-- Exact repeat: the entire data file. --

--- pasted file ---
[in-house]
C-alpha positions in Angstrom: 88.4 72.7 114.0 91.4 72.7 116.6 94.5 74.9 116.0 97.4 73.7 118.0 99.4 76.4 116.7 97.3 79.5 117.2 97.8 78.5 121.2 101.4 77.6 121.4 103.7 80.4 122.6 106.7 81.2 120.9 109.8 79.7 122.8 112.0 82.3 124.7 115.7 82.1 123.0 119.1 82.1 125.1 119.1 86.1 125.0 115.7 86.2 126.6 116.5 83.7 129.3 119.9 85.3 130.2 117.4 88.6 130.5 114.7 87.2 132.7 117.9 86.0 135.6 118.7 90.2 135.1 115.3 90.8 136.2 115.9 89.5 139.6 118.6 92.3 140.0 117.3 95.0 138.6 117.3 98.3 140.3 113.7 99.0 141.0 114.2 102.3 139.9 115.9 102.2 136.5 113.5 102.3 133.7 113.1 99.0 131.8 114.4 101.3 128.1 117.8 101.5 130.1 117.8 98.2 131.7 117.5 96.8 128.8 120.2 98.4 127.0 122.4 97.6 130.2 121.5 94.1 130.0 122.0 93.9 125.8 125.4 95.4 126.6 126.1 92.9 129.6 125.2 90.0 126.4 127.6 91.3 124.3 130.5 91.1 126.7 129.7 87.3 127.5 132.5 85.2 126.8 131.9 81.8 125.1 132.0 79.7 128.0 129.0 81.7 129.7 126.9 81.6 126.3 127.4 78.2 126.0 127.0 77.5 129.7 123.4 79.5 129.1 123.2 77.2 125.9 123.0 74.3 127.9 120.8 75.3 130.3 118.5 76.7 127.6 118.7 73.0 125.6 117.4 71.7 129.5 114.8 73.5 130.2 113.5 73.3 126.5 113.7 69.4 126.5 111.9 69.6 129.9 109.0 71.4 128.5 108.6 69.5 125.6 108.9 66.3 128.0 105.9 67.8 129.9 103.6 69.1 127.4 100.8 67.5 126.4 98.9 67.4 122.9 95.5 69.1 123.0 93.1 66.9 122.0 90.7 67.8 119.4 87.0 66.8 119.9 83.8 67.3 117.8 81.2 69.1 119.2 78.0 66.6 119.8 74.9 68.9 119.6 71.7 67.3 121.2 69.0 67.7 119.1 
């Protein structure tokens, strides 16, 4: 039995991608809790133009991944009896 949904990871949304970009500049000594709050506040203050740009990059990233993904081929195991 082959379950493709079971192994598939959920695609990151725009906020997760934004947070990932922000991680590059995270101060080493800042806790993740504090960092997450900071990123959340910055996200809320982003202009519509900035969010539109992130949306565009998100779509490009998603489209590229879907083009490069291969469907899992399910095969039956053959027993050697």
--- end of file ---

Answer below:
[in-house]
C-alpha positions in Angstrom: 88.4 72.7 114.0 91.4 72.7 116.6 94.5 74.9 116.0 97.4 73.7 118.0 99.4 76.4 116.7 97.3 79.5 117.2 97.8 78.5 121.2 101.4 77.6 121.4 103.7 80.4 122.6 106.7 81.2 120.9 109.8 79.7 122.8 112.0 82.3 124.7 115.7 82.1 123.0 119.1 82.1 125.1 119.1 86.1 125.0 115.7 86.2 126.6 116.5 83.7 129.3 119.9 85.3 130.2 117.4 88.6 130.5 114.7 87.2 132.7 117.9 86.0 135.6 118.7 90.2 135.1 115.3 90.8 136.2 115.9 89.5 139.6 118.6 92.3 140.0 117.3 95.0 138.6 117.3 98.3 140.3 113.7 99.0 141.0 114.2 102.3 139.9 115.9 102.2 136.5 113.5 102.3 133.7 113.1 99.0 131.8 114.4 101.3 128.1 117.8 101.5 130.1 117.8 98.2 131.7 117.5 96.8 128.8 120.2 98.4 127.0 122.4 97.6 130.2 121.5 94.1 130.0 122.0 93.9 125.8 125.4 95.4 126.6 126.1 92.9 129.6 125.2 90.0 126.4 127.6 91.3 124.3 130.5 91.1 126.7 129.7 87.3 127.5 132.5 85.2 126.8 131.9 81.8 125.1 132.0 79.7 128.0 129.0 81.7 129.7 126.9 81.6 126.3 127.4 78.2 126.0 127.0 77.5 129.7 123.4 79.5 129.1 123.2 77.2 125.9 123.0 74.3 127.9 120.8 75.3 130.3 118.5 76.7 127.6 118.7 73.0 125.6 117.4 71.7 129.5 114.8 73.5 130.2 113.5 73.3 126.5 113.7 69.4 126.5 111.9 69.6 129.9 109.0 71.4 128.5 108.6 69.5 125.6 108.9 66.3 128.0 105.9 67.8 129.9 103.6 69.1 127.4 100.8 67.5 126.4 98.9 67.4 122.9 95.5 69.1 123.0 93.1 66.9 122.0 90.7 67.8 119.4 87.0 66.8 119.9 83.8 67.3 117.8 81.2 69.1 119.2 78.0 66.6 119.8 74.9 68.9 119.6 71.7 67.3 121.2 69.0 67.7 119.1 
């Protein structure tokens, strides 16, 4: 039995991608809790133009991944009896 949904990871949304970009500049000594709050506040203050740009990059990233993904081929195991 082959379950493709079971192994598939959920695609990151725009906020997760934004947070990932922000991680590059995270101060080493800042806790993740504090960092997450900071990123959340910055996200809320982003202009519509900035969010539109992130949306565009998100779509490009998603489209590229879907083009490069291969469907899992399910095969039956053959027993050697």